affects blood clotting, it's likely that you'll
be asked to stop a week or two before surgery.
In evaluating your condition, a plastic surgeon
will be guided by a se t of rules known as
the reconstructive ladder. The least-complex
types of treatments-such as simple wound closure-are
at the lower part of the ladder. Any highly
complex procedure-like micro-surgery to reattach
severed limbs-would occupy one of the ladder's
highest rungs. A plastic surgeon will almost
always begin at the bottom of the reconstructive
ladder in deciding how to approach a patient's
treatment, favoring the most direct, least-complex
way of achieving the desired result.
The size, nature and extent of the injury
or deformity will determine what treatment
option is chosen and how quickly the surgery
will be performed. Reconstructive surgery
frequently demands complex planning and may
require a number of procedures done in stages.
Because it's not always possible to predict
how growth will affect outcome, a growing
child may have to plan for regular follow-up
visits on a long-term basis to allow additional
surgery as the child matures.
Everyone heals at a different rate-and plastic
surgeons cannot pinpoint an exact "back-to-normal"
date following surgery. They can, however,
give you a general idea of when you can expect
to notice improvement.
IN WOUND TREATMENT
In deciding how to treat a wound, a plastic
surgeon must carefully assess its size, severity,
and features: Is skin missing? Have nerves
or muscles been damaged? Has skeletal support
As you and your plastic surgeon form your
surgical plan, it's important to have a clear
understanding of what will happen during the
procedure. Asking questions is key to making
an informed decision.
Direct closure is usually performed on skin-surface
wounds that have straight edges, such as a
simple cut. Maximum attention is given to
the aesthetic result, taking extra care to
minimize noticeable stitch marks.
Tissue expansion is a procedure that enables
the body to "grow" extra skin
by stretching adjacent tissue. A balloon-like
device called an expander is inserted under
the skin near the area to be repaired and
then gradually filled with salt water over
time, causing the skin to stretch and grow.
The time involved in tissue expansion depends
on the individual case and the size of the
area to be repaired.
The advantages of tissue expansion are many-it
offers a near-perfect match of skin color,
sensation, and texture; the risk of tissue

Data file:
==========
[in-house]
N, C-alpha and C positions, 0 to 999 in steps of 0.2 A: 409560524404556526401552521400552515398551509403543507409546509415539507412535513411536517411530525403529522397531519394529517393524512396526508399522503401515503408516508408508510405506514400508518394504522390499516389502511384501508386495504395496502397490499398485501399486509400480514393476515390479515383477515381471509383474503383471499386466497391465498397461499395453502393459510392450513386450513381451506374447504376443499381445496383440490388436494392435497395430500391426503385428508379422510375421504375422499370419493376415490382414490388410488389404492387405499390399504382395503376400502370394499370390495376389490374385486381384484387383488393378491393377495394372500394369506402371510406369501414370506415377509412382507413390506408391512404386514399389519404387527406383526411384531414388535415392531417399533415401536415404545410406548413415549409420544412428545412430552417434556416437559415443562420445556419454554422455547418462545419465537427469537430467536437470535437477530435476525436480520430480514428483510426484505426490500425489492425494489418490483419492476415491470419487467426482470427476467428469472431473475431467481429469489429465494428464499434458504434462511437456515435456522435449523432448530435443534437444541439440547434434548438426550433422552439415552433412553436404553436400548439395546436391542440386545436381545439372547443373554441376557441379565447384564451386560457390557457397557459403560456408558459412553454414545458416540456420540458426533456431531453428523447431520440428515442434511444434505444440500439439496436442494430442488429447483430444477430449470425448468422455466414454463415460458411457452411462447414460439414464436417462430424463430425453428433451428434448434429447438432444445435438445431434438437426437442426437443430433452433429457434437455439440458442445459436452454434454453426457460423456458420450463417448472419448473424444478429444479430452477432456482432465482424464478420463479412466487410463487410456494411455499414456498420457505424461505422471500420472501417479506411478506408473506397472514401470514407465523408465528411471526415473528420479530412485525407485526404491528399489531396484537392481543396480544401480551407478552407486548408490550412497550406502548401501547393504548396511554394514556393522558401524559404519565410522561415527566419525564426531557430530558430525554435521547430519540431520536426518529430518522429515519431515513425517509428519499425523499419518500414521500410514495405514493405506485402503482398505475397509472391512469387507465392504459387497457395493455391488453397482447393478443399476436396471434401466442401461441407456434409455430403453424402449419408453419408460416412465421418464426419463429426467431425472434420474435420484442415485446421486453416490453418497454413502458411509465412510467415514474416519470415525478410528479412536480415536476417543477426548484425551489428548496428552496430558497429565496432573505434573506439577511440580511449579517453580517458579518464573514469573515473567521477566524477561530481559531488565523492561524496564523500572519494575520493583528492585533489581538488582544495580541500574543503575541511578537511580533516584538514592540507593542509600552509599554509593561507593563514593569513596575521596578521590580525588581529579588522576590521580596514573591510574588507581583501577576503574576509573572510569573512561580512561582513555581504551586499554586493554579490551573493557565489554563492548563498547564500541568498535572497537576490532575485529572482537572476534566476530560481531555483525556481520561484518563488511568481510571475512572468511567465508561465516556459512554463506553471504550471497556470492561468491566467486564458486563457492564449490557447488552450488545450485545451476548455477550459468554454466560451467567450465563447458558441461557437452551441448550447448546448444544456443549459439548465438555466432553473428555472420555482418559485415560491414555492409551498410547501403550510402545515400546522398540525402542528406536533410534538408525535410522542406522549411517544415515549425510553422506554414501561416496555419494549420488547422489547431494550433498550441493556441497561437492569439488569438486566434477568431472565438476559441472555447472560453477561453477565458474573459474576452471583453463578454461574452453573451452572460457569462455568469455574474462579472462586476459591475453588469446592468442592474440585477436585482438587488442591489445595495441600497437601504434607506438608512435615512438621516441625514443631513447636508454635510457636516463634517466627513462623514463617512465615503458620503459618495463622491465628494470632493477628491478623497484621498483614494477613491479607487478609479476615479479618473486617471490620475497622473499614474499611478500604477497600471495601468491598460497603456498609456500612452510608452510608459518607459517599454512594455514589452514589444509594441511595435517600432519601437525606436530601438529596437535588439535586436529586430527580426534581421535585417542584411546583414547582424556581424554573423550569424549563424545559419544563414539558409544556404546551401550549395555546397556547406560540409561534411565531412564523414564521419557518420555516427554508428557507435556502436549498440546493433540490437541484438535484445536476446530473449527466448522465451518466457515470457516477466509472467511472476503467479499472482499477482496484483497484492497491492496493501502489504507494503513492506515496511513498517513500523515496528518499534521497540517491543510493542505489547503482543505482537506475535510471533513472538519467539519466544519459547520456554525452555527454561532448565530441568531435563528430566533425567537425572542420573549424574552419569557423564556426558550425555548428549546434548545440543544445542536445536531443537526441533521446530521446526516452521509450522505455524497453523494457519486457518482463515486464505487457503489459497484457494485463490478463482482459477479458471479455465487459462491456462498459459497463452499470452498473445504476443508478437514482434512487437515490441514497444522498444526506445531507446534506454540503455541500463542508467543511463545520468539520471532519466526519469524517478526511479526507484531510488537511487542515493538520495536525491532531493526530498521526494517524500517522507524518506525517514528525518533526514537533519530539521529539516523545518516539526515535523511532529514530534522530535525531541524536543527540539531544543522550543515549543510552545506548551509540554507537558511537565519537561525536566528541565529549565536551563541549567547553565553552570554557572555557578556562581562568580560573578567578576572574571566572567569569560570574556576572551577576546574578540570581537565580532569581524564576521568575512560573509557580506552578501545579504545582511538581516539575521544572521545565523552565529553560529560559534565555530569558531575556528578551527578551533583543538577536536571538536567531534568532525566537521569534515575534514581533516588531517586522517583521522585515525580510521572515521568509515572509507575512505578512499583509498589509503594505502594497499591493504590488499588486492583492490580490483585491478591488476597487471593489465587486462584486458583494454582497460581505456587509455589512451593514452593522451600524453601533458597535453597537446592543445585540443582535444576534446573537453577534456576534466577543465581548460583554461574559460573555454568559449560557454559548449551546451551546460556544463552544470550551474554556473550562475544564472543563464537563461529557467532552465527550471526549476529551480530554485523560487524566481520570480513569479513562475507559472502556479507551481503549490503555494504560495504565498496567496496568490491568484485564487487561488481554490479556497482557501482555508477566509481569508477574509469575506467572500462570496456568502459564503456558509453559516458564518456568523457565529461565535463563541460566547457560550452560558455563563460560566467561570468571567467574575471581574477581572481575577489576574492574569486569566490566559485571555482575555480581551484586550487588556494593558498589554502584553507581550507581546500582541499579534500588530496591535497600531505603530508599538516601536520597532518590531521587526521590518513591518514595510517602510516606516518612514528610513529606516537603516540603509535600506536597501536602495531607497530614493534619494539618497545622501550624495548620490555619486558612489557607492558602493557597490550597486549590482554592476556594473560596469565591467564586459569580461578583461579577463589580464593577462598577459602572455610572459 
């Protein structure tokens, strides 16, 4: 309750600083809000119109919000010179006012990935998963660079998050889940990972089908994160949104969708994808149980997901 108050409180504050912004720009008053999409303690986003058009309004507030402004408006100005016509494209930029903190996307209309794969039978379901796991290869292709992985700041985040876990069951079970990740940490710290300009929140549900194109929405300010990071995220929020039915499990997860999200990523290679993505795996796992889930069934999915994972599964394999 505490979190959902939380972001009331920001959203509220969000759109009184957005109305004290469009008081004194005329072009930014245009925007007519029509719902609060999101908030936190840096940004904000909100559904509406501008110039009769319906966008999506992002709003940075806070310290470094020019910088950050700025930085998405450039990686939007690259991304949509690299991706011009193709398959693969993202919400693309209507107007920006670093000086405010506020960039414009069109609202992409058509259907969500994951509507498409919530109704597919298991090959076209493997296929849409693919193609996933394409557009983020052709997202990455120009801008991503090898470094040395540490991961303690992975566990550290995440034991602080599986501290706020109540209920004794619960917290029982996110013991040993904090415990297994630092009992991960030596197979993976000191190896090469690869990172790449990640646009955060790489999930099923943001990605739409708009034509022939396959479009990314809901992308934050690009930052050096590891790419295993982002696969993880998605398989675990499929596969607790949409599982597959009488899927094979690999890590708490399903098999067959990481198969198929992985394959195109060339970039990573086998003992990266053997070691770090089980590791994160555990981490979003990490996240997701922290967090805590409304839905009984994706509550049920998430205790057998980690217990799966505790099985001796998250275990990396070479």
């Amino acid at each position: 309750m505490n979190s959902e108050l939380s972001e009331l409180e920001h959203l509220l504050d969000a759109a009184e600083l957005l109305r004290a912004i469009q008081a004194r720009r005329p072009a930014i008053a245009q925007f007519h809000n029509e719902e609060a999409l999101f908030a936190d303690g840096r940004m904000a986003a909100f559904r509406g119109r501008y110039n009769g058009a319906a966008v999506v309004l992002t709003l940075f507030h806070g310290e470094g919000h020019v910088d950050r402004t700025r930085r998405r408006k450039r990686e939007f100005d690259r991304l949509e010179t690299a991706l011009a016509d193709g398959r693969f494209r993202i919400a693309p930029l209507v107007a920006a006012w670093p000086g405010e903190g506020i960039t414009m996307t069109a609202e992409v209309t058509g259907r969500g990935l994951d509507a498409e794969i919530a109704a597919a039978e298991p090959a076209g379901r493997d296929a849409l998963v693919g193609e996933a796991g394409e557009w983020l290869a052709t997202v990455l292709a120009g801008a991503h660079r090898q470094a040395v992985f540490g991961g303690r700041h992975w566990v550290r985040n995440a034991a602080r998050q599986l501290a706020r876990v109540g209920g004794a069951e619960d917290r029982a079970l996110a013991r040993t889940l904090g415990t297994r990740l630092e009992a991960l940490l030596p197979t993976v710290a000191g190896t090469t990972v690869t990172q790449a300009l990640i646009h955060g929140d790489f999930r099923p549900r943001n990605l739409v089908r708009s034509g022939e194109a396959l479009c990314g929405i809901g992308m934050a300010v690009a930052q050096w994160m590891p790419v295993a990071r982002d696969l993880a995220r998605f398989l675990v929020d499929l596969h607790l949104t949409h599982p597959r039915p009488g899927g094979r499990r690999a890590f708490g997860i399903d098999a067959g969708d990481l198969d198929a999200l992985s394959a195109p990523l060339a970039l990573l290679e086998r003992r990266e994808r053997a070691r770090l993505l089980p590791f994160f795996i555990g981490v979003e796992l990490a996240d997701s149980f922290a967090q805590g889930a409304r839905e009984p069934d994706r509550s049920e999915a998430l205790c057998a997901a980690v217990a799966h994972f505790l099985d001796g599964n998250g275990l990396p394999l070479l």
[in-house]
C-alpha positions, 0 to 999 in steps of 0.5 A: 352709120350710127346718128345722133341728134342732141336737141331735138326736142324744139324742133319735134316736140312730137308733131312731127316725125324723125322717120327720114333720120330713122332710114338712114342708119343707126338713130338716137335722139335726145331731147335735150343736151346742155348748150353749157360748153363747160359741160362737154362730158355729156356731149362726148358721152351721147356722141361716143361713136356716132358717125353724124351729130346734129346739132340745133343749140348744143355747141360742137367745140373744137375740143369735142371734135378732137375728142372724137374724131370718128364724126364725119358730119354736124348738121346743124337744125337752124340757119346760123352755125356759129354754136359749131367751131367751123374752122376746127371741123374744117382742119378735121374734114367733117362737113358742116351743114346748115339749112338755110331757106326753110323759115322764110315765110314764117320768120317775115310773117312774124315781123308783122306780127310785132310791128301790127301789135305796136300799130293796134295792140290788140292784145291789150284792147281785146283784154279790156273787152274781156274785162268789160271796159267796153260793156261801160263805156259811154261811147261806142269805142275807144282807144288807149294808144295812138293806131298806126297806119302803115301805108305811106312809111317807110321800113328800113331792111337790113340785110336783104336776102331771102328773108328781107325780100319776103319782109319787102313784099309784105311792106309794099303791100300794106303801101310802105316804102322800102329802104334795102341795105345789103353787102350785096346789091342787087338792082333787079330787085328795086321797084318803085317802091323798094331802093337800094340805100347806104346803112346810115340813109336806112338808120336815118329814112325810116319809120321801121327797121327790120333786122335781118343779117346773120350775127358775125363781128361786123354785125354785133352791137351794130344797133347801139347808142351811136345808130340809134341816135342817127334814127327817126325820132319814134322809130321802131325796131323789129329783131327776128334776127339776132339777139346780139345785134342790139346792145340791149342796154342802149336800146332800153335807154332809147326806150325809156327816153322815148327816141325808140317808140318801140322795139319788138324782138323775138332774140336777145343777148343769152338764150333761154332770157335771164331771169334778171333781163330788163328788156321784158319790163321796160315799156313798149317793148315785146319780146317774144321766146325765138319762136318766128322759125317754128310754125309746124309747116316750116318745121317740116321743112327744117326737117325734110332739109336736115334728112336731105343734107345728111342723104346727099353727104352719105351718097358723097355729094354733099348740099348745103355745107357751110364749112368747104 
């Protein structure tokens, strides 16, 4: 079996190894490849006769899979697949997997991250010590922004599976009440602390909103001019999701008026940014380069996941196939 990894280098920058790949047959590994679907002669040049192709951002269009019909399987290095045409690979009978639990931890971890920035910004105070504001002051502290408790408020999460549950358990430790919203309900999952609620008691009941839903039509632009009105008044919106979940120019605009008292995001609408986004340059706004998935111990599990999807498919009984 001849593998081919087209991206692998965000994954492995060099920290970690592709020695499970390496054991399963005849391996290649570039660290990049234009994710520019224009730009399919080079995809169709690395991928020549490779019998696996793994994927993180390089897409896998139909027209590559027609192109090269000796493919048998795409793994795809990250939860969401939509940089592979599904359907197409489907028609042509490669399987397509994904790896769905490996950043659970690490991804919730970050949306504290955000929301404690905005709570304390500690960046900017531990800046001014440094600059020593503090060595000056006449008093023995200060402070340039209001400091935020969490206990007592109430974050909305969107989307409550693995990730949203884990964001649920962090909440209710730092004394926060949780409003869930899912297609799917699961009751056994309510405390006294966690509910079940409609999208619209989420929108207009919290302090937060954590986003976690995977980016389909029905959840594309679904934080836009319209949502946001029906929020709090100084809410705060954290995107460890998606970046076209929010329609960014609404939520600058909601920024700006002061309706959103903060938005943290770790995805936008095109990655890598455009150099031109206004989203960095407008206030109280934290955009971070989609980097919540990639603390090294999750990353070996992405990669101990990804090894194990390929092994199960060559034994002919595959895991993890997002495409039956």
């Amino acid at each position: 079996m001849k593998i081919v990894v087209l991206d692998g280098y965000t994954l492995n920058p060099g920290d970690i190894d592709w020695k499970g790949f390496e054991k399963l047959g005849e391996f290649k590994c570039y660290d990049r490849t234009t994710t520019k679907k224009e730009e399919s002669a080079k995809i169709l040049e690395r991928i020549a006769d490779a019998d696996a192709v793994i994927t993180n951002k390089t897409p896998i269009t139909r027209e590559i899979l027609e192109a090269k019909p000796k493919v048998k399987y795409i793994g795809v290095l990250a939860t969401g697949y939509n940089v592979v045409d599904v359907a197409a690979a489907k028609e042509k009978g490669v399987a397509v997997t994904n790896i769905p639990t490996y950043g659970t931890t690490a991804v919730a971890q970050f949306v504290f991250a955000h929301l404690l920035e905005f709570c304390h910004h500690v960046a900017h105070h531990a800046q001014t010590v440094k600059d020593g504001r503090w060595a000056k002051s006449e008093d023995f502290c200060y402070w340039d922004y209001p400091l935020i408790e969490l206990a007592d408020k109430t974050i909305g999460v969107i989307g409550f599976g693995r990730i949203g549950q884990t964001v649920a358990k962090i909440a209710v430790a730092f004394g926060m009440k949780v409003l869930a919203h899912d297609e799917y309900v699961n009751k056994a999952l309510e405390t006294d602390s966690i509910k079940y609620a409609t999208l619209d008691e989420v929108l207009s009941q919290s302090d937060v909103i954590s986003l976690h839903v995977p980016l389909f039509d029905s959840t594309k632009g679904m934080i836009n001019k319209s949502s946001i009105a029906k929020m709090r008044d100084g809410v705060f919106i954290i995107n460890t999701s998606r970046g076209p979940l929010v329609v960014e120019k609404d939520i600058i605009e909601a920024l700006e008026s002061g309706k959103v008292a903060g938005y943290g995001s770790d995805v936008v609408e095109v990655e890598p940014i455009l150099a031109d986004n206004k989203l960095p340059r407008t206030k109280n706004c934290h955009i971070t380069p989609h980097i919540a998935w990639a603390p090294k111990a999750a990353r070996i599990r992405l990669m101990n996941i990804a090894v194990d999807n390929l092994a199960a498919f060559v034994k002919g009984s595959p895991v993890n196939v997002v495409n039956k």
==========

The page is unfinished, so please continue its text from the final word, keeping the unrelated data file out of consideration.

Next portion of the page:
loss is decreased because the skin remains
connected to its original blood and nerve
supply; and scars are less apparent than
those in flaps or grafts. The expander temporarily
creates what can be an unsightly bulge,
making this option undesirable for some
In addition to correcting cuts and other surface
wounds, plastic surgeons also regularly treat
both cancerous and non-cancerous growths and
problems with the supporting structures beneath
Tumors, both cancerous and benign, vary widely
in type, severity and recurrence. The removal
method chosen will depend largely on the type
of growth, what stage it's in, and its location
on the body.
Skin cancers and growths are usually removed
by excision and closure, in which the growth
is simply removed completely with a scalpel,
leaving a small thin scar. If the cancer is
large or spreading, major surgery may be necessary,
using flaps to reconstruct the affected area.
Whether the defect is congenital or acquired,
plastic surgeons can usually restore comfort,
mobility, and normal appearance to patients
with hand problems. Acquired defects include
carpal tunnel and other painful conditions
caused by pressure on the nerves (usually
at the wrist or elbow); trigger fingers, a
condition caused by swelling of a flexor tendon
in the hand; ganglion cysts, a benign cystic
growth and scar contracture which occurs when
a wound or burn on the hand heals poorly and
forms scar tissue that curls the fingers or
restricts mobility. Dupuytren's disease causes
a similar problem of hand contracture.
Children born with syndactyly (webbed fingers)
can benefit from finger separation, where
a zig-zag-type incision separates the fingers
and rearranges the tissue between them, preventing
growth deformities. If a child had polydactyly
(extra fingers), correction is often more
than simply removing the extra digits. The
surgeon may also need to balance the tendons
of the hand and stabilize the remaining finger
joints so that the hand functions as normally
as possible. Plastic surgeons also reconstruct
missing digits, including the thumb, which
supplies half of the hand's function.